Abstraction can also involve visual elements as well as a intellectual concepts. For the photographer, one of the surest ways in which to demonstrate this fact is to shoot a large number of items of roughly the same size, shape, color, and visual texture grouped (or cropped) in such a way as to mostly eliminate any obvious or immediate association with familiar content. In the photo I call Balconies of the Seas (above) some, but not all, the units are Identical, differing mostly in the placement of the round table and cabin draperies. Only in two or three cases can be seen the intrusion of any human presence which, in effect, grounds the image in reality.

Copyright, Jim Lane
High in the Hyatt, Atlanta, Georgia, abstract design of a
more complex nature without a clue as to context.
The photo I call High in the Hyatt (above) takes the same content as Balconies of the Seas but presents it in a more complex form with little or no contextual clues as to scale or content. Even the one-point perspective or the sharp diagonal of the elevator housing (far right) doesn't help much. The futuristic Hyatt Regency Hotel in Atlanta, Georgia, with its 22-story atrium, opened in 1967--hard to believe this groundbreaking architectural wonder is almost fifty years old.

Copyright, Jim Lane
Bluish Blooms Basking in a Field of Greens.
Even when shooting nature, the repetitious visual element, though usually not as tightly bound as in manmade examples, still presents many opportunities for abstract photography as seen in the photo I call Bluish Blooms Basking in a Field of Greens (above). I think this title suggest an abstract painting rather than a landscape or a floral arrangement. The key to good abstract photography is consistency as to shapes, color, and content.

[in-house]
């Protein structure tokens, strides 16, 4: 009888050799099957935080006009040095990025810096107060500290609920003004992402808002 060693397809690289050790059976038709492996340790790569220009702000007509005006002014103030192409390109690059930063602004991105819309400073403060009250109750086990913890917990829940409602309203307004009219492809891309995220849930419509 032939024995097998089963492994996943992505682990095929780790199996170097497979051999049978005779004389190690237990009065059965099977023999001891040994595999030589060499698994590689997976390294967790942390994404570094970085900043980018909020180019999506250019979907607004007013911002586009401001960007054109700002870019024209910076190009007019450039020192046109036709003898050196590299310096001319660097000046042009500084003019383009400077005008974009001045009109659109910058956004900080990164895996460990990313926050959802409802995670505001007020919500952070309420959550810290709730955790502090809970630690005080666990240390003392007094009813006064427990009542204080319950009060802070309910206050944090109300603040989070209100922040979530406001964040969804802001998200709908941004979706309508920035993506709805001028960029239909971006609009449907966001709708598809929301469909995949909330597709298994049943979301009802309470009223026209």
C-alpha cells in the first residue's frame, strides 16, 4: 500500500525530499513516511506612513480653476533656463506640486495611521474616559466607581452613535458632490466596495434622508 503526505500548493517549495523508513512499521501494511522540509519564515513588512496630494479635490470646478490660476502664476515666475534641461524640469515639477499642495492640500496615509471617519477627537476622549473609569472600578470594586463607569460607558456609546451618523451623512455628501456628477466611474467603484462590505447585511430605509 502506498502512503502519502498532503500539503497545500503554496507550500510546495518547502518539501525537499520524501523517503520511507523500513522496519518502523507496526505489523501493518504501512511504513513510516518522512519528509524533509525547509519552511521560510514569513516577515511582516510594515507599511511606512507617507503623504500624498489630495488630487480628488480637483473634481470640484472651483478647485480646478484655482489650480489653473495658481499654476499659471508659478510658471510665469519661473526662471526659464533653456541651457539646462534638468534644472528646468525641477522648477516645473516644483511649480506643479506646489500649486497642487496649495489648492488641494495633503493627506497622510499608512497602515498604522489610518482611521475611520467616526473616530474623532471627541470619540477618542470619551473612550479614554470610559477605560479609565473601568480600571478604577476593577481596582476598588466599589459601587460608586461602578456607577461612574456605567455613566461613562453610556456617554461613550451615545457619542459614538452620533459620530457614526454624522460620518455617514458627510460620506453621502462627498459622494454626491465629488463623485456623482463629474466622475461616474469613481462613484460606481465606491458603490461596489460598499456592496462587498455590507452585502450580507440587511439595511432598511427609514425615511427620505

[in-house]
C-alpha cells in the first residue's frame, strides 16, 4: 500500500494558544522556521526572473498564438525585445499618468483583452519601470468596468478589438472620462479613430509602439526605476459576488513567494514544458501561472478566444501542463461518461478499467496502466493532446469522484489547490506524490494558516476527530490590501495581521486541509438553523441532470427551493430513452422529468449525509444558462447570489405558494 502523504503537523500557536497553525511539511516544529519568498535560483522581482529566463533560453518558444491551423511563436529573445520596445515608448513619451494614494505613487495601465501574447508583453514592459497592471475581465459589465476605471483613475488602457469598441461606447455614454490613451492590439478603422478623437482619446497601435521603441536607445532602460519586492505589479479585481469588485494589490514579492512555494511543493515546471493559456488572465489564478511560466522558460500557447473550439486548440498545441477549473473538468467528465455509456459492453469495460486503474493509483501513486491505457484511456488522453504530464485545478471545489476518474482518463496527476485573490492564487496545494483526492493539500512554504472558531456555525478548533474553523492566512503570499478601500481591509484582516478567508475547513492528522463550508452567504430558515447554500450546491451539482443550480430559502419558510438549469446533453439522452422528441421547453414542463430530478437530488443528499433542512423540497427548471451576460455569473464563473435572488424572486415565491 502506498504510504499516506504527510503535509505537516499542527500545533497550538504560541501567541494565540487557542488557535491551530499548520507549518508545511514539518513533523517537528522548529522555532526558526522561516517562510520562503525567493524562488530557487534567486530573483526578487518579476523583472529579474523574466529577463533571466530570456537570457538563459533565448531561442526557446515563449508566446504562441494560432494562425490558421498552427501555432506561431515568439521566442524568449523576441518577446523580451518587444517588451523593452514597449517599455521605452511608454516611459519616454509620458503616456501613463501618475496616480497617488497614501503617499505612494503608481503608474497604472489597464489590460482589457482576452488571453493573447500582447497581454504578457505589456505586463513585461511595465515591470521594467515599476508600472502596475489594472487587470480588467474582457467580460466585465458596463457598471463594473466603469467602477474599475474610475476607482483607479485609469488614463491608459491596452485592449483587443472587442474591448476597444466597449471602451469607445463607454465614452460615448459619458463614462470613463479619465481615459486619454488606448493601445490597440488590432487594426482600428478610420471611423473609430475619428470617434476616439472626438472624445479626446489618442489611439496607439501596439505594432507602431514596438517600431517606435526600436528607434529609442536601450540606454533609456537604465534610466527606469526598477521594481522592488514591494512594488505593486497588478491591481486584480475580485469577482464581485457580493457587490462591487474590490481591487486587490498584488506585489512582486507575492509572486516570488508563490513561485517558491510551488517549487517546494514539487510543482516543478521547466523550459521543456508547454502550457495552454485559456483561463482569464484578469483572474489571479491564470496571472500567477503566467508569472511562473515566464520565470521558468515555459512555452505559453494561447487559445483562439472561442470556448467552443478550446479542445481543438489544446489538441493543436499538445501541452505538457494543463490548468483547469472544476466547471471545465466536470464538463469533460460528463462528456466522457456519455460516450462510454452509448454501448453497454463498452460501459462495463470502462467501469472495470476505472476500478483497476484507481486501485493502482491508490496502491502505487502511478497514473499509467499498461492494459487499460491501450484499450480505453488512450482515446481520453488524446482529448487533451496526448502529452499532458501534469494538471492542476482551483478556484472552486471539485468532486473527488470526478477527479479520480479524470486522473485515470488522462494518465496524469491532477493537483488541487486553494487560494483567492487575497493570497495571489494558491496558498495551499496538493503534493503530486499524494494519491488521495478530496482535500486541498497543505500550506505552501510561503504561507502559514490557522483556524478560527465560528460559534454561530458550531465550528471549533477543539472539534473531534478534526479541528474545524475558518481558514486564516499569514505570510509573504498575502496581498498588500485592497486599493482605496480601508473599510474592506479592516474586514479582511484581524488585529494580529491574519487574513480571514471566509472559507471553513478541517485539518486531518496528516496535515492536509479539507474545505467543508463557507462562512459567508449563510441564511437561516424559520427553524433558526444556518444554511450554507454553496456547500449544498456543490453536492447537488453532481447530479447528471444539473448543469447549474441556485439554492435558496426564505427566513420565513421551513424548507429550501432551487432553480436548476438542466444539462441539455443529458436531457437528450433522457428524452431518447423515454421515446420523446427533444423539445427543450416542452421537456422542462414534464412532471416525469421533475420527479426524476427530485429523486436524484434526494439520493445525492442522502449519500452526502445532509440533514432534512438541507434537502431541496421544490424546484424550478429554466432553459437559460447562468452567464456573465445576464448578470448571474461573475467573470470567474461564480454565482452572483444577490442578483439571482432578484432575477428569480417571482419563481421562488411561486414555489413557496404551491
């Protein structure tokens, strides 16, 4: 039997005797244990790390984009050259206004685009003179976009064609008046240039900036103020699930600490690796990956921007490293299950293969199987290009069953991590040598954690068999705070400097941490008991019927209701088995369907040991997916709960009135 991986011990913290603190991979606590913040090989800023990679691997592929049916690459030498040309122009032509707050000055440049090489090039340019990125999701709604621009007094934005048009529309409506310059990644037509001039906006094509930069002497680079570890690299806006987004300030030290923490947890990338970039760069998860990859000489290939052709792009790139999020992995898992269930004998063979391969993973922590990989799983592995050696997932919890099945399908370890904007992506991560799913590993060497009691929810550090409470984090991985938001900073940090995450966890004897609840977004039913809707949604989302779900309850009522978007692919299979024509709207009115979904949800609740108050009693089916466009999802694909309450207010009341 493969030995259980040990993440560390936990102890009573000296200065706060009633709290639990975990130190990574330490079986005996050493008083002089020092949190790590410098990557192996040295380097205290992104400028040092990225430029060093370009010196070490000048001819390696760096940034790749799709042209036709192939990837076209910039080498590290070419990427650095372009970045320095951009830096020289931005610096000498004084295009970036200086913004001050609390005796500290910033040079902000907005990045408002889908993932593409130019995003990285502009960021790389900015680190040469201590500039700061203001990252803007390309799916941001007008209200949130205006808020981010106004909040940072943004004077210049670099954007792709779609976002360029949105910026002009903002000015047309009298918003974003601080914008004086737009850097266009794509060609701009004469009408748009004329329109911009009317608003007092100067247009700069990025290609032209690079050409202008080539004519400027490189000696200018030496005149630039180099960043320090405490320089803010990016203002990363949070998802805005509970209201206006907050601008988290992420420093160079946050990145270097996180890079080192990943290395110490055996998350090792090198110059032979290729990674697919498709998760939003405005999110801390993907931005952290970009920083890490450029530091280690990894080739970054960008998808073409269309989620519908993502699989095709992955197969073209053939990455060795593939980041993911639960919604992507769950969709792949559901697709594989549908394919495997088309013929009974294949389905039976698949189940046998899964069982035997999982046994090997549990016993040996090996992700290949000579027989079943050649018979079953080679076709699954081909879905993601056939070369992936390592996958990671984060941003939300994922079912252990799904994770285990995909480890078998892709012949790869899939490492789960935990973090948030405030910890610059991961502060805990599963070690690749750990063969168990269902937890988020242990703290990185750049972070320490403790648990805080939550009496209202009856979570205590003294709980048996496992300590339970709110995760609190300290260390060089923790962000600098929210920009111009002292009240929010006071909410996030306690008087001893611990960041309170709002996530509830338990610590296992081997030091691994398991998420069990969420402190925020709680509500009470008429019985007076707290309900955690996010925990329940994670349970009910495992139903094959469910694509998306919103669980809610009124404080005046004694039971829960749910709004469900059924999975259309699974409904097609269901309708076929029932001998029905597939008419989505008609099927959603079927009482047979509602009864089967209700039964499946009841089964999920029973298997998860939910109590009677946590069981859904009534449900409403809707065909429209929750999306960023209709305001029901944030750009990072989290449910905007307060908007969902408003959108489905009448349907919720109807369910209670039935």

Copyright, Jim Lane
Hearst's Ceiling, San Simeon, California
With the exception of certain carefully chosen elements of nature, abstract design tends to be of human origin. Even as applied to nature, the human factor is passively present with regard to the way the photographer chooses the content, as well as in the framing, lighting, and cropping of his or her shots. On the other hand, when dealing with manmade abstract fields, very often, in shooting repetitious elements of art or architecture, the photographer is, in fact, making art from art. An example can be seen in the photo, Hearst's Ceiling (above), from the living room of the Hearst Castle at San Simeon, California. The ornate, coffered, tessellation once more makes use of one-point perspective as the overriding compositional element coupled with stark, dramatic natural light. Thus the photographer, far from copying or simply recording the original work of art, is adding compositional and environmental elements in creating a new (though derivative) work of art.


As with the other photos in this series, these are available free of charge for use by painters as source material for their own work on an individual basis. Simply e-mail me with a request to do so at and indicate which photo you would like to use as well as your full name (no nicknames) and geographical location. If you have a website, include the URL, and please, when finished, e-mail me a photo of your painting. These images are not for publication as photos (except on a royalty basis) nor are they in the public domain.

Cecilienhof Palace, Potsdam, Germany.
I'm not sure if this falls under the heading of
abstract photography but I was at a loss for
any other classification.